Silicon Valley workers unite in class-action against anti-poaching firms

A class-action trial in the Silicon Valley anti-poaching case is set to go ahead in May after a federal appeals court refused to hear tech companies’ argument that the plaintiffs should not be a class, according to a report in Reuters.

An estimated 60,000 Silicon Valley workers could seek damages for the harm lawyers allege they suffered as a result of a conspiracy by leaders at Apple, Google and other companies not to poach talent from one another. Employees argue that the agreements between the companies not to poach hurt workers in terms of job mobility and compensation. The tech companies estimate that damages could exceed $9 billion.

In 2010, some of the firms settled a case brought by the Department of Justice that accused them of anti-competitive behavior. As Howard Mintz reports, the remaining plaintiffs besides Apple and Google are Intel and Adobe.

The trial should be interesting coming at a time when talent commands a premium. But poaching is what Silicon Valley has long been about. Remember the old saying that if an engineer didn’t like a job, she or he could drive to a different parking lot? But the reality, as this case shows, is that the churn of employees can be highly frustrating for tech leaders.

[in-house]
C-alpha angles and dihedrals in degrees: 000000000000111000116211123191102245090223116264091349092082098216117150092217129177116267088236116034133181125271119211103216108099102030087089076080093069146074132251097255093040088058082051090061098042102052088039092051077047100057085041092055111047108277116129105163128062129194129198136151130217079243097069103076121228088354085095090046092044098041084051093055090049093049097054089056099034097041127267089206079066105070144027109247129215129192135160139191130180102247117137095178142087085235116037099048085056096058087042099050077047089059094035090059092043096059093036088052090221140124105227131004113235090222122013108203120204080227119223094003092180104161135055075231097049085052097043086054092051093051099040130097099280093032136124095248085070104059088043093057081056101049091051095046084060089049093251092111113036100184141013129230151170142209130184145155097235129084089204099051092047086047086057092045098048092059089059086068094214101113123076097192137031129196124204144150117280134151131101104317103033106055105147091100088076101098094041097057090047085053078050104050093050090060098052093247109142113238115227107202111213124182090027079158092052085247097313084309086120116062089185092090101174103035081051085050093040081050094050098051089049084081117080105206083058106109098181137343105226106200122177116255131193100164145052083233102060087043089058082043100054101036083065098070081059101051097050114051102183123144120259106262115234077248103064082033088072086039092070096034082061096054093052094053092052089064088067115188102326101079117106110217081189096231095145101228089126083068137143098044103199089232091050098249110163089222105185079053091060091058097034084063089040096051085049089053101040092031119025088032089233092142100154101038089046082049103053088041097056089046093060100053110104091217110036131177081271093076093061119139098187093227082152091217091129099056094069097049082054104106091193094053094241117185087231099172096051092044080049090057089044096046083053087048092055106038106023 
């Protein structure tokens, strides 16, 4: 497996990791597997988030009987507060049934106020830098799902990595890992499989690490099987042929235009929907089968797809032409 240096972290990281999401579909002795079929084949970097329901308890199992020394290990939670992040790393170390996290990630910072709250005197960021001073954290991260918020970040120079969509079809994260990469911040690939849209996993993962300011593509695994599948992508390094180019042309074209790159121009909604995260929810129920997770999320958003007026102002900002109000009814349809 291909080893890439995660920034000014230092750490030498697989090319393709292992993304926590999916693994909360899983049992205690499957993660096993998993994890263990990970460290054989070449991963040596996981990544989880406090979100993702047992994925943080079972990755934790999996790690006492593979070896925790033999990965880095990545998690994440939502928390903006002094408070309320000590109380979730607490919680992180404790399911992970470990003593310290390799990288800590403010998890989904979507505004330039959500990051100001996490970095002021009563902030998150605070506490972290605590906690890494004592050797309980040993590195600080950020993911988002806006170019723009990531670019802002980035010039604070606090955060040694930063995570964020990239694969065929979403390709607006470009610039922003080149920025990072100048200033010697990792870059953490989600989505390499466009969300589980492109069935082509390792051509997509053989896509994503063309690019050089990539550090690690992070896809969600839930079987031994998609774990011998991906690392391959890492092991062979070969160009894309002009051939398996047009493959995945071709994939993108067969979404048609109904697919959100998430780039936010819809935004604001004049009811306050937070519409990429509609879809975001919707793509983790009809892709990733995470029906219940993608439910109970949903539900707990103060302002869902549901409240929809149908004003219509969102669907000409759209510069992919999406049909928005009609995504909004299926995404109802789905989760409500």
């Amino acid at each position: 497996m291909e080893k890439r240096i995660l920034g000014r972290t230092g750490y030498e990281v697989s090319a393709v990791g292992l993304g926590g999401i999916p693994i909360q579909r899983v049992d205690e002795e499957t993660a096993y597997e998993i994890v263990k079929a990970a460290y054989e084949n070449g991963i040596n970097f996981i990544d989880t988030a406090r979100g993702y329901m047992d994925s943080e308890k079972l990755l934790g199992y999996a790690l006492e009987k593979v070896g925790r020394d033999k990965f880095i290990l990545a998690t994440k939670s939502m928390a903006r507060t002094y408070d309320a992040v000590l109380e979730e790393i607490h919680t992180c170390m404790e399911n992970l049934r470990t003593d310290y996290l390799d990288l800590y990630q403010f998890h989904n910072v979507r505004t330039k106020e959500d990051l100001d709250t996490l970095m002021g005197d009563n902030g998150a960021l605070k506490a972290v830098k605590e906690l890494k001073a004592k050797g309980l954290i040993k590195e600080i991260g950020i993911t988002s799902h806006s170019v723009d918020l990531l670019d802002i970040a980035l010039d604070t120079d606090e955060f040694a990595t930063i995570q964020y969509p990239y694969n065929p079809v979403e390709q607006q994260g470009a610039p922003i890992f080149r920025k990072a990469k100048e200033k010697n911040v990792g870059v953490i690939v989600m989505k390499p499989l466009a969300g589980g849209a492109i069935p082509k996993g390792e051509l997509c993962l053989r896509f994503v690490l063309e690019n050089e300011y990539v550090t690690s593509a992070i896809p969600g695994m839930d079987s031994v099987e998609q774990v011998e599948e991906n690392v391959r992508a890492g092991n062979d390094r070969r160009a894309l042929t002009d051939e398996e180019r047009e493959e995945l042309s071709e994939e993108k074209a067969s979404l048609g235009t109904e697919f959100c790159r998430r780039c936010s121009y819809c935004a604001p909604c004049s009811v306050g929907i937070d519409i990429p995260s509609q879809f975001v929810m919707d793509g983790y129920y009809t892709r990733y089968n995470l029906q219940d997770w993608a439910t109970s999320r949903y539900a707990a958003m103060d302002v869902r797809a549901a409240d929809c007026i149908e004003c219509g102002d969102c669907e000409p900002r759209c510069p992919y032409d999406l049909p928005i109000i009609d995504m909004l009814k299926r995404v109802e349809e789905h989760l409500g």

There is an overlooked upside for companies when employees have job mobility –  ideas potentially flow more freely when employees move from firm to firm.  I don’t mean trade secrets but ways of thinking about technology and products. That constant cross pollination keeps Silicon Valley fresh.

 Above: Steve Jobs in 2007. (AP Photo/Paul Sakuma, File)



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  • TCWriter

    It doesn’t matter if churn is frustrating for employers; the ability to freely move between companies is a basic right. And besides, I thought tech companies enjoyed disruption.

  • bob

    Personally, as a tech worker, I don’t quite understand why folks in IT don’t unionize. Unfortunately many in the industry tend towards a libertarian bent but maybe that will change when the IT companies get their way on immigration and hordes of cheap tech workers from India and elsewhere flood the region on more H1B visas.

  • mikeFH

    wonder if my ex will become a party to the action, an Apple employee in the # 2200 series. Retired early, with a net worth of $ 2.8 million. Guess she could claim duress, because she sold too much stock, before it went into high orbit. No complaints from me, appreciate my split on the options. :)

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